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I am the odd duck here. Wouldn't own a DD. The one the shop had is totally worthless for us. Of course we are drilling 4140 heat treated steel. Drills I have done with the DD wouldn't make it through a hole, no matter how I tried to adjust it. Even had the company send us new chucks and cam, for free. No difference.
I sharpen by hand.
 

Daniel

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The drill doctor sharpens in a series of little facets. I wonder if that had anything to do with why it would not drill the steel? There should still be a relief behind the chisel edge though. I was talking to a guy in one of the machine shops at work and he did mention that not all bits work well in certain metals and that it is not always a more expensive bit that is best. I would think that fast dulling would indicate a different alloy drill bit is needed for that particular steel.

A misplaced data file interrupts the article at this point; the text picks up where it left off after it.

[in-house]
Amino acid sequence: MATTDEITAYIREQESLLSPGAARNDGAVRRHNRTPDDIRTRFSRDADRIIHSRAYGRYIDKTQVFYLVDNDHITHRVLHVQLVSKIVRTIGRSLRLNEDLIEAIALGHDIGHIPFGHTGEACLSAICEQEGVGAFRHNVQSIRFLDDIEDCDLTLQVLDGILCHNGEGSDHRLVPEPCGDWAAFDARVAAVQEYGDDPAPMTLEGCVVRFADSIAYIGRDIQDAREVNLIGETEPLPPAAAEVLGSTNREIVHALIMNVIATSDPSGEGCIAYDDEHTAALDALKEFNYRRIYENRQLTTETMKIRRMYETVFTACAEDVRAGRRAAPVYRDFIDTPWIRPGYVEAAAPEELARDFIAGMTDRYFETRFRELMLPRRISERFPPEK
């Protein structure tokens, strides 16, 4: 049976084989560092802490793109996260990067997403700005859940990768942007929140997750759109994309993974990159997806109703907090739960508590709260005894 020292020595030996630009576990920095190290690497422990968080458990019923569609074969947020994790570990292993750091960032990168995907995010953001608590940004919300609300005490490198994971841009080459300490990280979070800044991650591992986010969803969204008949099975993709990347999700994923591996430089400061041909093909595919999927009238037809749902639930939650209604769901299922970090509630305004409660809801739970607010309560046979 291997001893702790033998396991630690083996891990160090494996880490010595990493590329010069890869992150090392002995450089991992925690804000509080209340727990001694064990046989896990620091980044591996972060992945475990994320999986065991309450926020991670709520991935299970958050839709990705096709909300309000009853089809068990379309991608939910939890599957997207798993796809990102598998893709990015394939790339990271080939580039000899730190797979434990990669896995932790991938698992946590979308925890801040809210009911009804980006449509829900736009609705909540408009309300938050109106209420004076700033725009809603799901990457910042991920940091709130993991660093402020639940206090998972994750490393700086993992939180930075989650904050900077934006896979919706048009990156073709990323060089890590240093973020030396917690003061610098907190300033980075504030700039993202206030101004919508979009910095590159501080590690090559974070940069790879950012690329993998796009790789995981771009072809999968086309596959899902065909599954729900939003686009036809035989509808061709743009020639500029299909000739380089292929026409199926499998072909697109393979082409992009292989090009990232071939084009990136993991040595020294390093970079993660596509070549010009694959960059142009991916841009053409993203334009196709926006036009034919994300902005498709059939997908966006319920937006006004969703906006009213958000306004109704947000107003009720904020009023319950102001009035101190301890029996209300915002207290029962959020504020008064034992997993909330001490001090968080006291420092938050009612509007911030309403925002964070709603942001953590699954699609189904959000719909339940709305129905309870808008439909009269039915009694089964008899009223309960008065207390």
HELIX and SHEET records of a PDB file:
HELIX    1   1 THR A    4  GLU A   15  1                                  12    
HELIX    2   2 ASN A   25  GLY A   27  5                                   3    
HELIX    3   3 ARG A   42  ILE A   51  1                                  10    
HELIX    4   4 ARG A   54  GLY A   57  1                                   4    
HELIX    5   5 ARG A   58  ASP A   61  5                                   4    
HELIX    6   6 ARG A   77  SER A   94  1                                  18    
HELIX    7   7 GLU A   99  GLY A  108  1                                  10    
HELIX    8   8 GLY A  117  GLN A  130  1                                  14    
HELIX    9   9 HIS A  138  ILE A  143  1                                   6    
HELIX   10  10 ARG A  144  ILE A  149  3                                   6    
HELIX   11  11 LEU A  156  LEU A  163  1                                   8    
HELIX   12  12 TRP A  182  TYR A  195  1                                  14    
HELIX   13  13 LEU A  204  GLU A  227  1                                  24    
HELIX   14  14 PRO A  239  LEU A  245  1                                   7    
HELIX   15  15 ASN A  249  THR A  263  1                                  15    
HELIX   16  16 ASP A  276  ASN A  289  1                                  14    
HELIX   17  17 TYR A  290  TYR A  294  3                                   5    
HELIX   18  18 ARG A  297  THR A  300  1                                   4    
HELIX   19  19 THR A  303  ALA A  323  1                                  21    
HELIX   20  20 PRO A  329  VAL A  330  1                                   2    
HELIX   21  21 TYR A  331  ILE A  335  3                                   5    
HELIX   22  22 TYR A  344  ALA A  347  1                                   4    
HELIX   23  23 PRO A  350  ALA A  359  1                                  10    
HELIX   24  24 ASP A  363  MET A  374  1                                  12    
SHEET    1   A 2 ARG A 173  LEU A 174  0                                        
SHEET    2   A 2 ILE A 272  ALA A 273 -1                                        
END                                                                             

btboone

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I use a Drill Doctor too. I mainly use it on 1/2" straight shank carbide drills that I use to drill titanium. At 70 bucks a pop, the DD has saved huge amounts of dollars compared to what I used to have to spend on them. I haven't bought one in years now.
 

Paul in OKC

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The drill doctor sharpens in a series of little facets. I wonder if that had anything to do with why it would not drill the steel? There should still be a relief behind the chisel edge though. I was talking to a guy in one of the machine shops at work and he did mention that not all bits work well in certain metals and that it is not always a more expensive bit that is best. I would think that fast dulling would indicate a different alloy drill bit is needed for that particular steel.